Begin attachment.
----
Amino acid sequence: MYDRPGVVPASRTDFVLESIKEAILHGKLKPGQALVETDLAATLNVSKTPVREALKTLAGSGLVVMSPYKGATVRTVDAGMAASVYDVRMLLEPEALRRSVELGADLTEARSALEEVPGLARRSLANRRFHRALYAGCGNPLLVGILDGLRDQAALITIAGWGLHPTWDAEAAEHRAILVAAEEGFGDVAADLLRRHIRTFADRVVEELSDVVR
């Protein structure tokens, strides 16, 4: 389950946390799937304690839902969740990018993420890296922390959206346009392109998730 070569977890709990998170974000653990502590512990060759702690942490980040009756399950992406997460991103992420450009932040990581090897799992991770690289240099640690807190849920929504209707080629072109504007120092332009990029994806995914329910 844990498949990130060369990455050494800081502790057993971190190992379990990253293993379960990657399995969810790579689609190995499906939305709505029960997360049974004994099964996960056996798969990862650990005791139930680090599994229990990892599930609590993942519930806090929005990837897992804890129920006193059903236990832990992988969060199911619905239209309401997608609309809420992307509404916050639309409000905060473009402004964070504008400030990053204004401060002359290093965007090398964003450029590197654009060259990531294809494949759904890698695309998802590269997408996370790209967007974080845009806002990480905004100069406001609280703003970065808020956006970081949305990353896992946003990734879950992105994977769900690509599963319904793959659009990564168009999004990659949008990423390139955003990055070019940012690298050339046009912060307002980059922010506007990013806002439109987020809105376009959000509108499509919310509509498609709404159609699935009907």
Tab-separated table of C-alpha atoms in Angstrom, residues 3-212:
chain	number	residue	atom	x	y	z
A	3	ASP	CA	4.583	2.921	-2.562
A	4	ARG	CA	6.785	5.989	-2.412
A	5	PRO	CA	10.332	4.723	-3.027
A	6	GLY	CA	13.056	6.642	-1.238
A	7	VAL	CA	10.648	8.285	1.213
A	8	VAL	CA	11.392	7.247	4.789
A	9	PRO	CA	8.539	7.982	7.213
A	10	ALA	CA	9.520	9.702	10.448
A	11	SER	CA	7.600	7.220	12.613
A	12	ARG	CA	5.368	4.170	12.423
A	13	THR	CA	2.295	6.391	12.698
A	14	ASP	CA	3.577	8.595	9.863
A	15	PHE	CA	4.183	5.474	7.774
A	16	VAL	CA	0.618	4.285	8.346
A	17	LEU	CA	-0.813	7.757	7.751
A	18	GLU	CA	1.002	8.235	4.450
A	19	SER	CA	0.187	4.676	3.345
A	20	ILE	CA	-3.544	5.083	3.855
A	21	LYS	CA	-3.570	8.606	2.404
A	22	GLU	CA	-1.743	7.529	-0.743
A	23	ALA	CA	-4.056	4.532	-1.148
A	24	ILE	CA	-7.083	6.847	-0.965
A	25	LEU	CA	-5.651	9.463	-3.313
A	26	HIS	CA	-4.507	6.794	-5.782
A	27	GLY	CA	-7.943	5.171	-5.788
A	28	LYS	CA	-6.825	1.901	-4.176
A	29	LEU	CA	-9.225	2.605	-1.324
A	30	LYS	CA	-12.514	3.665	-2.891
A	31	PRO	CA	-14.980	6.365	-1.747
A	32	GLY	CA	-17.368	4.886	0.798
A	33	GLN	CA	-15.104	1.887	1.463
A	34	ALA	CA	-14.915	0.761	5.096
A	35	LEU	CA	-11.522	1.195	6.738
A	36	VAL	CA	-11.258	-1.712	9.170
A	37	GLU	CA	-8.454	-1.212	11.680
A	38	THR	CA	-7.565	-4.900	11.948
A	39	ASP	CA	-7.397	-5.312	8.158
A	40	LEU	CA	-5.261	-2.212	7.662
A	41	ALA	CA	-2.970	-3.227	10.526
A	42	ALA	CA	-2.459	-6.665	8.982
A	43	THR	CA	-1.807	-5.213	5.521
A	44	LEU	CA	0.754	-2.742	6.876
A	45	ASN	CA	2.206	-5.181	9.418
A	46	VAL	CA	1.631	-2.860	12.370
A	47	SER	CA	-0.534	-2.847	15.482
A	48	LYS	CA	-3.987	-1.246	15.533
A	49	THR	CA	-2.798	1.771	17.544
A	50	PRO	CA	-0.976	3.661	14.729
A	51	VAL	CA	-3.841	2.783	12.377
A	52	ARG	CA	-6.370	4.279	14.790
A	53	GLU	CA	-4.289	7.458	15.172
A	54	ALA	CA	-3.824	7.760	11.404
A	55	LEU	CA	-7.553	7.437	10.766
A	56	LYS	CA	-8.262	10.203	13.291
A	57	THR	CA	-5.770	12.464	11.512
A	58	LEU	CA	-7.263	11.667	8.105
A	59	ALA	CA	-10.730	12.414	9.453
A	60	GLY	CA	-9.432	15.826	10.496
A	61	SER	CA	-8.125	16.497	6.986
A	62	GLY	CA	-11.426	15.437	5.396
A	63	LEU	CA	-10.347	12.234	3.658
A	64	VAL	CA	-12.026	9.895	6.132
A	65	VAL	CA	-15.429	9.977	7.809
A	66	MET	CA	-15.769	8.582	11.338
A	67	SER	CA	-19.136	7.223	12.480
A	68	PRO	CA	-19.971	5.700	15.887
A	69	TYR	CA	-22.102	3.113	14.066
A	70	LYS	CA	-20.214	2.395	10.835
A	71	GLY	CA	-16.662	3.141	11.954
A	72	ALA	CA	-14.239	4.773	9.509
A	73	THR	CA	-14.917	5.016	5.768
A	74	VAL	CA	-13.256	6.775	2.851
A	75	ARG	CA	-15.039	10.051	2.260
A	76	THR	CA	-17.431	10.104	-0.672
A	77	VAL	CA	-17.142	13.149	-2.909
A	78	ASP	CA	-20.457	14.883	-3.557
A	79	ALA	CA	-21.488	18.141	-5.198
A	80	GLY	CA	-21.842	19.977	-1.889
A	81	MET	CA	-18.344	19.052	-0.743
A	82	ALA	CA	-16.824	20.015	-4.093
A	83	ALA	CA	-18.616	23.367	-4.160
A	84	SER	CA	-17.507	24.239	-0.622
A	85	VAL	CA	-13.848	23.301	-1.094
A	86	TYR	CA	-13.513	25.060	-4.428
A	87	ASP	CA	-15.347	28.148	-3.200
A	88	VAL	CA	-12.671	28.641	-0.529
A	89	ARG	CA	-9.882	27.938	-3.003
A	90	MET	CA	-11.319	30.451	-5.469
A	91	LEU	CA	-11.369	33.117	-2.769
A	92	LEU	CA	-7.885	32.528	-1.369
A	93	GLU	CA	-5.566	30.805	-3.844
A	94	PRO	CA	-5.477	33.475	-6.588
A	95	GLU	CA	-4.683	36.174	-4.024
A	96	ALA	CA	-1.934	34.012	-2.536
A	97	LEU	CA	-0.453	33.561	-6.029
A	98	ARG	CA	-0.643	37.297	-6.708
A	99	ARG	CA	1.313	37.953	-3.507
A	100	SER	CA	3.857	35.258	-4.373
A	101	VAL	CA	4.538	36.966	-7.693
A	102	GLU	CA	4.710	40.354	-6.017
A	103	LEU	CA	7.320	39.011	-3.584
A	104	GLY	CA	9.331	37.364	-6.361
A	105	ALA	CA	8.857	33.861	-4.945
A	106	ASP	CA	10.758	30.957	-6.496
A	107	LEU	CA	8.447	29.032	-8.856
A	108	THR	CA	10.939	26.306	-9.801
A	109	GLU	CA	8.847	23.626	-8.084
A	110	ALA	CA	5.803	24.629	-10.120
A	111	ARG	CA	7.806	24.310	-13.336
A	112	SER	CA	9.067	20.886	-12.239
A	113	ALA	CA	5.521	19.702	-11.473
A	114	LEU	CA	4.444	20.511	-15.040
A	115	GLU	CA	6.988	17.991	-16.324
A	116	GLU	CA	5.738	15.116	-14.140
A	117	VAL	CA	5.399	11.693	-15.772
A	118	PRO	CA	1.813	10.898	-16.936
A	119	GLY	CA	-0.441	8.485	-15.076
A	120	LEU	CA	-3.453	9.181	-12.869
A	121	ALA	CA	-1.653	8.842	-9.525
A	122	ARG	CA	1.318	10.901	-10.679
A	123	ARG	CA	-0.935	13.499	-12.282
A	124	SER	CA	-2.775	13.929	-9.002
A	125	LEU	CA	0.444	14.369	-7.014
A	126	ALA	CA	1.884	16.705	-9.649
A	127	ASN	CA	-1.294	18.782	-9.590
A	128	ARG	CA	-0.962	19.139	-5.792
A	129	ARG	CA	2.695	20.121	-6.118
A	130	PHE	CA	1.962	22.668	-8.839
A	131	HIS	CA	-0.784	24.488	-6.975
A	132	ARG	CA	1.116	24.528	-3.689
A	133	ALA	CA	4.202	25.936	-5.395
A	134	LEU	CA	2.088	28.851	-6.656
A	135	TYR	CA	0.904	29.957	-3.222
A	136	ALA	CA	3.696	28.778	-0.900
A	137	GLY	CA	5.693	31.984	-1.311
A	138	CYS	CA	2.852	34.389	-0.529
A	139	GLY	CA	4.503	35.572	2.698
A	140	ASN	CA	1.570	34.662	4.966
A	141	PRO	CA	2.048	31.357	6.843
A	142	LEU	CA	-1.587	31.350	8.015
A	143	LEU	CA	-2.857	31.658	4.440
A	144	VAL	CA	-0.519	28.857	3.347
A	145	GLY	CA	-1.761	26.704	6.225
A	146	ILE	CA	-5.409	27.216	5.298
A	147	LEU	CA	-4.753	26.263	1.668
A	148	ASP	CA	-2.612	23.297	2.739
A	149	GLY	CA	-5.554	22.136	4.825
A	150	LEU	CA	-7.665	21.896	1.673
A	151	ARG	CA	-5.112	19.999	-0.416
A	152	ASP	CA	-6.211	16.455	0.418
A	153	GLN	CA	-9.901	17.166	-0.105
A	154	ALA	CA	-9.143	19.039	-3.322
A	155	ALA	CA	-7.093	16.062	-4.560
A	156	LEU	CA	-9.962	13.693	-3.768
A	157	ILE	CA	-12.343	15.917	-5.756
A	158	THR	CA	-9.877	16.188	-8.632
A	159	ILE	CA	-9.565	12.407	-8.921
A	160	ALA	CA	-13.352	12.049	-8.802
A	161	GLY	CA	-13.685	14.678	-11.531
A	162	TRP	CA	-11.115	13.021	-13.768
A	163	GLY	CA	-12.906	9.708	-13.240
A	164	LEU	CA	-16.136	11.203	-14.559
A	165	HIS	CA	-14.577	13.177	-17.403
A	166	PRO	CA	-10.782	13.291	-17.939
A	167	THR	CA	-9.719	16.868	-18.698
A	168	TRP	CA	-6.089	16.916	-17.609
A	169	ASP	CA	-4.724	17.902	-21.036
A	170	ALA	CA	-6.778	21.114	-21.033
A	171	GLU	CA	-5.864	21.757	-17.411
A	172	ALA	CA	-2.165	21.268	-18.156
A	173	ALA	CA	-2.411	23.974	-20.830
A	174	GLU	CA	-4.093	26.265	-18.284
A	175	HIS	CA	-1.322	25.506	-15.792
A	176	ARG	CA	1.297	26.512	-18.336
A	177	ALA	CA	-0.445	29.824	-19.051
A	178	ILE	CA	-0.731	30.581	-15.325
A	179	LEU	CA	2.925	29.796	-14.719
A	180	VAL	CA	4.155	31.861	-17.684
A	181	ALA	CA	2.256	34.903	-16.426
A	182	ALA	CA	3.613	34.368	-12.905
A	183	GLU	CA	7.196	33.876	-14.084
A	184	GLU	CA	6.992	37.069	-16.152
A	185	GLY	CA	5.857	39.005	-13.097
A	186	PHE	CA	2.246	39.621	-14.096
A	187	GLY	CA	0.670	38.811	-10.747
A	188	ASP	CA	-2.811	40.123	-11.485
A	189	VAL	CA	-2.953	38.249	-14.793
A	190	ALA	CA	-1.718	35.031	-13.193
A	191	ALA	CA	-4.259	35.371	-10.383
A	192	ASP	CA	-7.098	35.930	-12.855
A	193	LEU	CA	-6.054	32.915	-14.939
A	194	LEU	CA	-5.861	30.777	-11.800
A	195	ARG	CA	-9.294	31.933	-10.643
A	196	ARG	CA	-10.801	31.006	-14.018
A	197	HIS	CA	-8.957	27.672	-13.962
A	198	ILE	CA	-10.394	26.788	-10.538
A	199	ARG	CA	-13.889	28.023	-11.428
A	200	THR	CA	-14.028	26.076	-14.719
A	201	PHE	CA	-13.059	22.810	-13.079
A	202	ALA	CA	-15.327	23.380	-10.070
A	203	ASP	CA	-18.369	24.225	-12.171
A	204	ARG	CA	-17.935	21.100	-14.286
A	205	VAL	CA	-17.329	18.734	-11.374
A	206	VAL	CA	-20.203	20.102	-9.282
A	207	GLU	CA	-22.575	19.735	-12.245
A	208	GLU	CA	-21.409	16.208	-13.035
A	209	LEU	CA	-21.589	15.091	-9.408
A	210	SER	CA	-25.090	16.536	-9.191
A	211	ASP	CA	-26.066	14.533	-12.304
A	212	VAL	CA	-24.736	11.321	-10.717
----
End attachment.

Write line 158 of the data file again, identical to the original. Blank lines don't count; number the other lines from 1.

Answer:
A	156	LEU	CA	-9.962	13.693	-3.768